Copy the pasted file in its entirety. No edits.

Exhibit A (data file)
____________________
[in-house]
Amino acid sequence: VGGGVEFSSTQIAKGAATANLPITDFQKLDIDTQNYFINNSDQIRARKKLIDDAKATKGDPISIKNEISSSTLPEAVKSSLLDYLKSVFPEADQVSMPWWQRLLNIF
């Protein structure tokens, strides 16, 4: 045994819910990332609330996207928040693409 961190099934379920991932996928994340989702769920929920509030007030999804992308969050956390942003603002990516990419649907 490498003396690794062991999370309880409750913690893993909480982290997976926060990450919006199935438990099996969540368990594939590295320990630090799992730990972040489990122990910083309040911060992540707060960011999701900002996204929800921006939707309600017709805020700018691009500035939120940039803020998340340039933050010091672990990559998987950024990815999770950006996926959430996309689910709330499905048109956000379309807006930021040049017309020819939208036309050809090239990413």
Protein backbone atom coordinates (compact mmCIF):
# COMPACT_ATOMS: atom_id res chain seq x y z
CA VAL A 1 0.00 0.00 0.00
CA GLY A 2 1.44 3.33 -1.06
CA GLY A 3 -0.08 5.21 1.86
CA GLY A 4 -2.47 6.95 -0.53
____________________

[in-house]
Amino acid sequence: VGGGVEFSSTQIAKGAATANLPITDFQKLDIDTQNYFINNSDQIRARKKLIDDAKATKGDPISIKNEISSSTLPEAVKSSLLDYLKSVFPEADQVSMPWWQRLLNIF
């Protein structure tokens, strides 16, 4: 045994819910990332609330996207928040693409 961190099934379920991932996928994340989702769920929920509030007030999804992308969050956390942003603002990516990419649907 490498003396690794062991999370309880409750913690893993909480982290997976926060990450919006199935438990099996969540368990594939590295320990630090799992730990972040489990122990910083309040911060992540707060960011999701900002996204929800921006939707309600017709805020700018691009500035939120940039803020998340340039933050010091672990990559998987950024990815999770950006996926959430996309689910709330499905048109956000379309807006930021040049017309020819939208036309050809090239990413």
Protein backbone atom coordinates (compact mmCIF):
# COMPACT_ATOMS: atom_id res chain seq x y z
CA VAL A 1 0.00 0.00 0.00
CA GLY A 2 1.44 3.33 -1.06
CA GLY A 3 -0.08 5.21 1.86
CA GLY A 4 -2.47 6.95 -0.53